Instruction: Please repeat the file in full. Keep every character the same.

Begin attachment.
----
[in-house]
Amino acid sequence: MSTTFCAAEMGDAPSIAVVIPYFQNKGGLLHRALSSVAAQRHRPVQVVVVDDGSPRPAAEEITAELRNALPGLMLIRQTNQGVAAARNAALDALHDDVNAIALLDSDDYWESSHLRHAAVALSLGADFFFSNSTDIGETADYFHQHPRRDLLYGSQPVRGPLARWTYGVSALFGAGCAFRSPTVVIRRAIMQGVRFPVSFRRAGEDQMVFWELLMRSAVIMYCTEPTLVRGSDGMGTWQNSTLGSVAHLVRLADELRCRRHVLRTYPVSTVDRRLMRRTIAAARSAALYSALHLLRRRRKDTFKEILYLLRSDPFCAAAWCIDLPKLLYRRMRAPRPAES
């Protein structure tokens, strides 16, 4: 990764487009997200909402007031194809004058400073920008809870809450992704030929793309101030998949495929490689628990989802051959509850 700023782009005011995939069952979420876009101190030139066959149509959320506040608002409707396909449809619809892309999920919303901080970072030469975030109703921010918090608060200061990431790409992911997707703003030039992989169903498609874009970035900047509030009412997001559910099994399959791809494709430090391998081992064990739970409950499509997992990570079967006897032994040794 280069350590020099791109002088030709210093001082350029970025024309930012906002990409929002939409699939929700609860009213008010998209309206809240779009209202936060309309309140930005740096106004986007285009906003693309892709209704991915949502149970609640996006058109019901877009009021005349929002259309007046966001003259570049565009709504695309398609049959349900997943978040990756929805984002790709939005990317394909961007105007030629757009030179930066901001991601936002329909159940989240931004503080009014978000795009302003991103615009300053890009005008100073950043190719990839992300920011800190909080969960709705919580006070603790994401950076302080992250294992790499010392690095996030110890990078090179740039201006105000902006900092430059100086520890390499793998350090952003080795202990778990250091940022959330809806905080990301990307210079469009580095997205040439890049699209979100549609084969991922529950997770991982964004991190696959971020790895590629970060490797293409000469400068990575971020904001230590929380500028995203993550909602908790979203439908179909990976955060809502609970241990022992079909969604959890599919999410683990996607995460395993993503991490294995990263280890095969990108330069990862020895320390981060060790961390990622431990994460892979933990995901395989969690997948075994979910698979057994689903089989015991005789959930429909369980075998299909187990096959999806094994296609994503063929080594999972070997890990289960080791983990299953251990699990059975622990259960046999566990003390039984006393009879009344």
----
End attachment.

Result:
[in-house]
Amino acid sequence: MSTTFCAAEMGDAPSIAVVIPYFQNKGGLLHRALSSVAAQRHRPVQVVVVDDGSPRPAAEEITAELRNALPGLMLIRQTNQGVAAARNAALDALHDDVNAIALLDSDDYWESSHLRHAAVALSLGADFFFSNSTDIGETADYFHQHPRRDLLYGSQPVRGPLARWTYGVSALFGAGCAFRSPTVVIRRAIMQGVRFPVSFRRAGEDQMVFWELLMRSAVIMYCTEPTLVRGSDGMGTWQNSTLGSVAHLVRLADELRCRRHVLRTYPVSTVDRRLMRRTIAAARSAALYSALHLLRRRRKDTFKEILYLLRSDPFCAAAWCIDLPKLLYRRMRAPRPAES
């Protein structure tokens, strides 16, 4: 990764487009997200909402007031194809004058400073920008809870809450992704030929793309101030998949495929490689628990989802051959509850 700023782009005011995939069952979420876009101190030139066959149509959320506040608002409707396909449809619809892309999920919303901080970072030469975030109703921010918090608060200061990431790409992911997707703003030039992989169903498609874009970035900047509030009412997001559910099994399959791809494709430090391998081992064990739970409950499509997992990570079967006897032994040794 280069350590020099791109002088030709210093001082350029970025024309930012906002990409929002939409699939929700609860009213008010998209309206809240779009209202936060309309309140930005740096106004986007285009906003693309892709209704991915949502149970609640996006058109019901877009009021005349929002259309007046966001003259570049565009709504695309398609049959349900997943978040990756929805984002790709939005990317394909961007105007030629757009030179930066901001991601936002329909159940989240931004503080009014978000795009302003991103615009300053890009005008100073950043190719990839992300920011800190909080969960709705919580006070603790994401950076302080992250294992790499010392690095996030110890990078090179740039201006105000902006900092430059100086520890390499793998350090952003080795202990778990250091940022959330809806905080990301990307210079469009580095997205040439890049699209979100549609084969991922529950997770991982964004991190696959971020790895590629970060490797293409000469400068990575971020904001230590929380500028995203993550909602908790979203439908179909990976955060809502609970241990022992079909969604959890599919999410683990996607995460395993993503991490294995990263280890095969990108330069990862020895320390981060060790961390990622431990994460892979933990995901395989969690997948075994979910698979057994689903089989015991005789959930429909369980075998299909187990096959999806094994296609994503063929080594999972070997890990289960080791983990299953251990699990059975622990259960046999566990003390039984006393009879009344």